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Waverley Borough Council Committee System - Committee Document

Meeting of the Executive held on 05/12/2006
Strong and Prosperous Communities

Waverley Corporate Services & Development Team
“Strong and Prosperous Communities”
Implications for Waverley
A Briefing Note on the White Paper
This briefing note looks to pick out the key issues for Waverley from the White Paper published on 26th October. It will look first at the ‘developing role’ proposed for local government, before considering some of the resource implications that flow from the changes to internal mechanisms that the document outlines. Finally, the note will turn to the outline details of the ‘unitary offer’.

The Developing Role
The White Paper outlines emerging new roles for local government, characterised by:
Strengthened political leadership,
Devolution of powers to the neighbourhood level, and
A shifting emphasis to a strategic commissioning role

to ensure responsive, modern, cost-effective services that meet changing needs and expectations.

Strengthened Political Leadership at the Local Level
The reforms proposed to deliver strengthened political leadership are headlined by fundamental changes to the models of executive decision-making. The least radical of these options would involve a four-year term for the type of indirectly elected leader currently in place in Waverley, but with full executive powers and the ability to appoint cabinet members invested in them.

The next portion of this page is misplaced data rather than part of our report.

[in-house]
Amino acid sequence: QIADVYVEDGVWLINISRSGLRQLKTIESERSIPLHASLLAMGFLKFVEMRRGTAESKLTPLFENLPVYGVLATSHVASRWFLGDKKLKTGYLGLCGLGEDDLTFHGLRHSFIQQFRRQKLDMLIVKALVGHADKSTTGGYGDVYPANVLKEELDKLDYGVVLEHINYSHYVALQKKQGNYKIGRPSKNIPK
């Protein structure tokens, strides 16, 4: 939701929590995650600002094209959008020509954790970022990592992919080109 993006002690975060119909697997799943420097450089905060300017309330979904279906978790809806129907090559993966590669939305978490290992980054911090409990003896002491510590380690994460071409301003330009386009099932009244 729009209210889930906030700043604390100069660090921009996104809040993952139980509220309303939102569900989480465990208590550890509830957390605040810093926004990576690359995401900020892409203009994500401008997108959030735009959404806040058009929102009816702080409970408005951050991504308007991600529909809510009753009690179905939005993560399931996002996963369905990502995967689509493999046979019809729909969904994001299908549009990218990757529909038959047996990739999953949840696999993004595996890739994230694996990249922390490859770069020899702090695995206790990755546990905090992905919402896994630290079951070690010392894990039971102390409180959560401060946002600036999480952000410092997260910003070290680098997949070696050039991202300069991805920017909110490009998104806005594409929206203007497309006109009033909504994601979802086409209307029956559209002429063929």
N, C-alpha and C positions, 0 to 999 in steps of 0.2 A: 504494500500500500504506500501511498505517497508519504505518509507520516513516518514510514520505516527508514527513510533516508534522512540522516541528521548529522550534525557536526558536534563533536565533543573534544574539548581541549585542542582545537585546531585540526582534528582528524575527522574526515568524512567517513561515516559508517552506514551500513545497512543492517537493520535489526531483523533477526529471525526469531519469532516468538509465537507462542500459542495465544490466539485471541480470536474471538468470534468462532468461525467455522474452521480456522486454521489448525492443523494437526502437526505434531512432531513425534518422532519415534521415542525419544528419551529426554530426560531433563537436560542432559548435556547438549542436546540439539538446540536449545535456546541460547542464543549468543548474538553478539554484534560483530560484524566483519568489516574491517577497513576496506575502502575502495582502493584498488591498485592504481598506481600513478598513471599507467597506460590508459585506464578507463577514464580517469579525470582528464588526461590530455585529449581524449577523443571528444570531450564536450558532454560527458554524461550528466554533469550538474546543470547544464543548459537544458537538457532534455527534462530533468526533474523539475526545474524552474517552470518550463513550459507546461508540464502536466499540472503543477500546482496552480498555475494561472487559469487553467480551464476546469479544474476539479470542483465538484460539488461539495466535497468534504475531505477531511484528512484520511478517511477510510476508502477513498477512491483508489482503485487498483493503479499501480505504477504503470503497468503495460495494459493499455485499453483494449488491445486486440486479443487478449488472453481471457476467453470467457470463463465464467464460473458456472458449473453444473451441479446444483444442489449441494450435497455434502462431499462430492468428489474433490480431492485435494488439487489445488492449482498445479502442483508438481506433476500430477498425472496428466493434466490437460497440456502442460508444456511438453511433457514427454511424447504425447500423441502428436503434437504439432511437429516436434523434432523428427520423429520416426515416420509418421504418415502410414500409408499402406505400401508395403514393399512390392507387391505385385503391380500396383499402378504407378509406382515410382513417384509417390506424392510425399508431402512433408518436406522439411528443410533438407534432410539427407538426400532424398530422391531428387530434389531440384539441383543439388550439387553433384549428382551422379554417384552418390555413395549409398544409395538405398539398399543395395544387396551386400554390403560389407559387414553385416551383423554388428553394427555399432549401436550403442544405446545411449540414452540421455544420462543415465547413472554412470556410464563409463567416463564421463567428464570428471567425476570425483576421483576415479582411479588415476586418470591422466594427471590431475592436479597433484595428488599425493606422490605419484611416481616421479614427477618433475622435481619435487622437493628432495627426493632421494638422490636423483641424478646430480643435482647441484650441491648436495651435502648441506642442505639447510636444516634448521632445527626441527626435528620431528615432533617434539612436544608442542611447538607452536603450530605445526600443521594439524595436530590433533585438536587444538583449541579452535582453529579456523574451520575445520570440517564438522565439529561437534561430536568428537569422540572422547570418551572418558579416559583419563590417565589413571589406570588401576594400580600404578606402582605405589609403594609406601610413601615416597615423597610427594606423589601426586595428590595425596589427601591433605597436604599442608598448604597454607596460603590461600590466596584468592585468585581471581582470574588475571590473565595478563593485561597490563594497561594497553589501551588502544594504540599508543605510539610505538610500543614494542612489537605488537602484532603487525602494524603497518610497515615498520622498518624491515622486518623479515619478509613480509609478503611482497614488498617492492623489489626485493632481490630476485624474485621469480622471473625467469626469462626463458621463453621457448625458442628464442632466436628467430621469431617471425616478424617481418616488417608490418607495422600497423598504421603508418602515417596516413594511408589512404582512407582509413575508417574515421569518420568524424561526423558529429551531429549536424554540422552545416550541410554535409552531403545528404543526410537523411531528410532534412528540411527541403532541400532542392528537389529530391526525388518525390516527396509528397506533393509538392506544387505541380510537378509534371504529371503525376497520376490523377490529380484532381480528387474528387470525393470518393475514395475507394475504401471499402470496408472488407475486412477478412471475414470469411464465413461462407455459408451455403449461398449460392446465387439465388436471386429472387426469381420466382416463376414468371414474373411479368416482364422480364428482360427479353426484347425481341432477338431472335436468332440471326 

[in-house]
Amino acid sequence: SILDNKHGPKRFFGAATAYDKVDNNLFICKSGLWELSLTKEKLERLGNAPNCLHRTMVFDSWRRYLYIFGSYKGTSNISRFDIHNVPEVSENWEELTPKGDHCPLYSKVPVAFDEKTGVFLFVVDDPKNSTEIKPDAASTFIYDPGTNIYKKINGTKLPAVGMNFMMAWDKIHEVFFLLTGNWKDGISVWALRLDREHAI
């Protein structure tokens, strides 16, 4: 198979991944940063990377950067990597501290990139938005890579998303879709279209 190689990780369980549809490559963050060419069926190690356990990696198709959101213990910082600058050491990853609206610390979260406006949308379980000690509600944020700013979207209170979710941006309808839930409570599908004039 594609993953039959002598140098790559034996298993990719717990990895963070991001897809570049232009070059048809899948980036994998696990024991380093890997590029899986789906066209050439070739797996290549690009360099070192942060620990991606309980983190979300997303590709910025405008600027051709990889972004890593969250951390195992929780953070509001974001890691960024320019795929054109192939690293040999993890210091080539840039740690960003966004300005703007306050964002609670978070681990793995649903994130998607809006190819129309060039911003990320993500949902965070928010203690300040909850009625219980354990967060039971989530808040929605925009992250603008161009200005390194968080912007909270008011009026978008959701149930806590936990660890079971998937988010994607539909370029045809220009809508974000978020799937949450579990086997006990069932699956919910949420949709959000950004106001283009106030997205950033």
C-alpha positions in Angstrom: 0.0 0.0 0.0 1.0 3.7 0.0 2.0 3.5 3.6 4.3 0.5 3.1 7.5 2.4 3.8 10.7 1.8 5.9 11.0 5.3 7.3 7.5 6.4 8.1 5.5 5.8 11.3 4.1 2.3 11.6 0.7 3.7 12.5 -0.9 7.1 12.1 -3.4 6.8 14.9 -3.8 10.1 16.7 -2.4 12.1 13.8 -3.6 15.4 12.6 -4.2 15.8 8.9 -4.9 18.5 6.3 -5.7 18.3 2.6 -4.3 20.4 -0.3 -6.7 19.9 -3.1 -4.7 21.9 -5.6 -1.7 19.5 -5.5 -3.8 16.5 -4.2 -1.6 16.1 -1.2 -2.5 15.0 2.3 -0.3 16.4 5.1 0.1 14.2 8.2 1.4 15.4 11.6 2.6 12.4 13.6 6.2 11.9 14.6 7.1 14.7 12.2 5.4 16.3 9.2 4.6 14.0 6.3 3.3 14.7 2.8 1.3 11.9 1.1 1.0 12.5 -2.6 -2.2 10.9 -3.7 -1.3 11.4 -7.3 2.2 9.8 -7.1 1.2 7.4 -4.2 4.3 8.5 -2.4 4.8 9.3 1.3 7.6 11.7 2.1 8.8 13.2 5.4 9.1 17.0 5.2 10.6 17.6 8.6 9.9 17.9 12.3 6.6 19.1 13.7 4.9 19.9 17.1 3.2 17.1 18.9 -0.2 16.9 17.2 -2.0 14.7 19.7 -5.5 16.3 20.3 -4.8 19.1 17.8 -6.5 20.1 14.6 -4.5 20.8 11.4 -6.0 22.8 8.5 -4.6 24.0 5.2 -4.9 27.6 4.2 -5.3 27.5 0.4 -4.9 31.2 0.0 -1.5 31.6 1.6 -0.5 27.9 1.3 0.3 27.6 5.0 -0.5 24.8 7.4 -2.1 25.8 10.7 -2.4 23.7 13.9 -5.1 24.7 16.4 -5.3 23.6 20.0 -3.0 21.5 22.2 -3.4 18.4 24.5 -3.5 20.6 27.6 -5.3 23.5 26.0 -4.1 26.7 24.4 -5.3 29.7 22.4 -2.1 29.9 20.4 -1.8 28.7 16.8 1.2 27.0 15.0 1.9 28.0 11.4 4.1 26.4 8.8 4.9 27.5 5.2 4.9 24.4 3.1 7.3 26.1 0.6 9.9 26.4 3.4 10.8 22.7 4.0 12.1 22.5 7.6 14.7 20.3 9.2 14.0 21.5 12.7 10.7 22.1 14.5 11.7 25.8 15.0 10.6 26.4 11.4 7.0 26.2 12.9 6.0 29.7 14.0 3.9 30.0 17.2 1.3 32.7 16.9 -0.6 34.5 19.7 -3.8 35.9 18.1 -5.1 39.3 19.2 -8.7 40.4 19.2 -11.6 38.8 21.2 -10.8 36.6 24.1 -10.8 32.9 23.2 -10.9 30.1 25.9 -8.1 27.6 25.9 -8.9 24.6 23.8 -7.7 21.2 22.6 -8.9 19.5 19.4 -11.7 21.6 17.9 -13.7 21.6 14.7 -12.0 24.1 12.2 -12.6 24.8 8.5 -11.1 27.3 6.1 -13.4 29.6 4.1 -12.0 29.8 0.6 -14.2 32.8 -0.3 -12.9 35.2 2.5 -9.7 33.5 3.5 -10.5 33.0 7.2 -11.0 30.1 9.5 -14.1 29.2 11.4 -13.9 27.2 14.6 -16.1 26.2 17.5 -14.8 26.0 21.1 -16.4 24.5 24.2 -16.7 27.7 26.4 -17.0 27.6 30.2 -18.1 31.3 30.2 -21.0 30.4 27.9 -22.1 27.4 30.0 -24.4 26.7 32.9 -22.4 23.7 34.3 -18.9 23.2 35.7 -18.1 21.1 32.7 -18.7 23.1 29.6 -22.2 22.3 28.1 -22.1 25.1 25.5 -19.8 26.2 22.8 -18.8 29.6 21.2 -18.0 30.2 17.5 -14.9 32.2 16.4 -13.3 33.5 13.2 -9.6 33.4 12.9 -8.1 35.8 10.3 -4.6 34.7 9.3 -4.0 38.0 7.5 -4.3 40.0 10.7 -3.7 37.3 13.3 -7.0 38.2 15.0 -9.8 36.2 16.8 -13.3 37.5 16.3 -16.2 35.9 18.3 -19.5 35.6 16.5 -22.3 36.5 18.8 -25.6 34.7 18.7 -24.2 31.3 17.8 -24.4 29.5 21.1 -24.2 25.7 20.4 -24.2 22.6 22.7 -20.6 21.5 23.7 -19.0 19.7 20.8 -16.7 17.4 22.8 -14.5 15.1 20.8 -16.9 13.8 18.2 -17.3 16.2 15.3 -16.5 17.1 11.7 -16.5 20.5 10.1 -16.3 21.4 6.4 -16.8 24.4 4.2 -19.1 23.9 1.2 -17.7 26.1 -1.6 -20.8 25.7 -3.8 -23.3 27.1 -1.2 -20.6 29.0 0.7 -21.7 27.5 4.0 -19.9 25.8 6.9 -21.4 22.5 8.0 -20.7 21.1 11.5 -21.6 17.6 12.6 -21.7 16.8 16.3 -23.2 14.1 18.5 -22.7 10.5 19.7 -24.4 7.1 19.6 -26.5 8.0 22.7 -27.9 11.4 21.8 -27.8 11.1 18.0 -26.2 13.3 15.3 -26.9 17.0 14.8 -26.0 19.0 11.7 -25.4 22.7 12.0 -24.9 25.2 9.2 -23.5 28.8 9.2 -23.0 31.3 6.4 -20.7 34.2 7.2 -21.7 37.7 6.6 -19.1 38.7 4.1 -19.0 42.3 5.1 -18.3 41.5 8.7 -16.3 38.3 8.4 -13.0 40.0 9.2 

If the Council resolves to introduce one of the Government’s favoured options - either directly elected leader and cabinet, or even a directly elected mayor - they would be required to consult extensively but not to hold a referendum on the issue.

The drive to augment the role of ‘backbench’ councillors is encompassed by a reform of Overview and Scrutiny, which will now have the power to review decision-making in most other public organisations, and also to consider and work to address the new ‘Community Calls to Action’.

Devolution of Powers
Focusing of responsive decision making at a local level is also characterised by proposals to allocate ward Members small budgets to ‘nip’ minor local issues ‘in the bud’, and simplification of the process for creating byelaws (which will now be enforceable by fixed penalty notice).

An emergence of new political roles is accompanied by a corresponding expectation that local authorities will take the lead in empowering their communities, shrinking their own dominance of local decision-making, and acting as a champion for hard-to-reach groups.